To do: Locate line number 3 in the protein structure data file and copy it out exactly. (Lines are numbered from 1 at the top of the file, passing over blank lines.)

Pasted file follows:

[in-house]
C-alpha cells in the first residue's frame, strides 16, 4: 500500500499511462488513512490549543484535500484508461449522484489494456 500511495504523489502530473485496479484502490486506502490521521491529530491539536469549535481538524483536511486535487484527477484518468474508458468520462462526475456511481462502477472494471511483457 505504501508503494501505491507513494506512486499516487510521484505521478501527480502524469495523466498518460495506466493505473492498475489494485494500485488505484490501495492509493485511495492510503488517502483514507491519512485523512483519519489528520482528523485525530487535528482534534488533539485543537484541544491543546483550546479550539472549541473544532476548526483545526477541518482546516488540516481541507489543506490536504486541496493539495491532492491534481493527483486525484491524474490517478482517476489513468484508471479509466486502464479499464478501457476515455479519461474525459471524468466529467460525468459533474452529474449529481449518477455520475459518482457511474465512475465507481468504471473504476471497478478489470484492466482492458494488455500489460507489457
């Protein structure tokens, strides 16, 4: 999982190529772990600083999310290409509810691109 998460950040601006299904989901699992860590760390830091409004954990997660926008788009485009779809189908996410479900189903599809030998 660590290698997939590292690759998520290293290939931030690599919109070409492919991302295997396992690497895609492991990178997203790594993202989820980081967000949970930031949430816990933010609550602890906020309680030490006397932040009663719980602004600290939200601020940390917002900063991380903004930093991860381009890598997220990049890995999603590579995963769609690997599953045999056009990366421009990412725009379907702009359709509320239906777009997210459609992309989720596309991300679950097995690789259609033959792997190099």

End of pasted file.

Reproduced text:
């Protein structure tokens, strides 16, 4: 999982190529772990600083999310290409509810691109 998460950040601006299904989901699992860590760390830091409004954990997660926008788009485009779809189908996410479900189903599809030998 660590290698997939590292690759998520290293290939931030690599919109070409492919991302295997396992690497895609492991990178997203790594993202989820980081967000949970930031949430816990933010609550602890906020309680030490006397932040009663719980602004600290939200601020940390917002900063991380903004930093991860381009890598997220990049890995999603590579995963769609690997599953045999056009990366421009990412725009379907702009359709509320239906777009997210459609992309989720596309991300679950097995690789259609033959792997190099």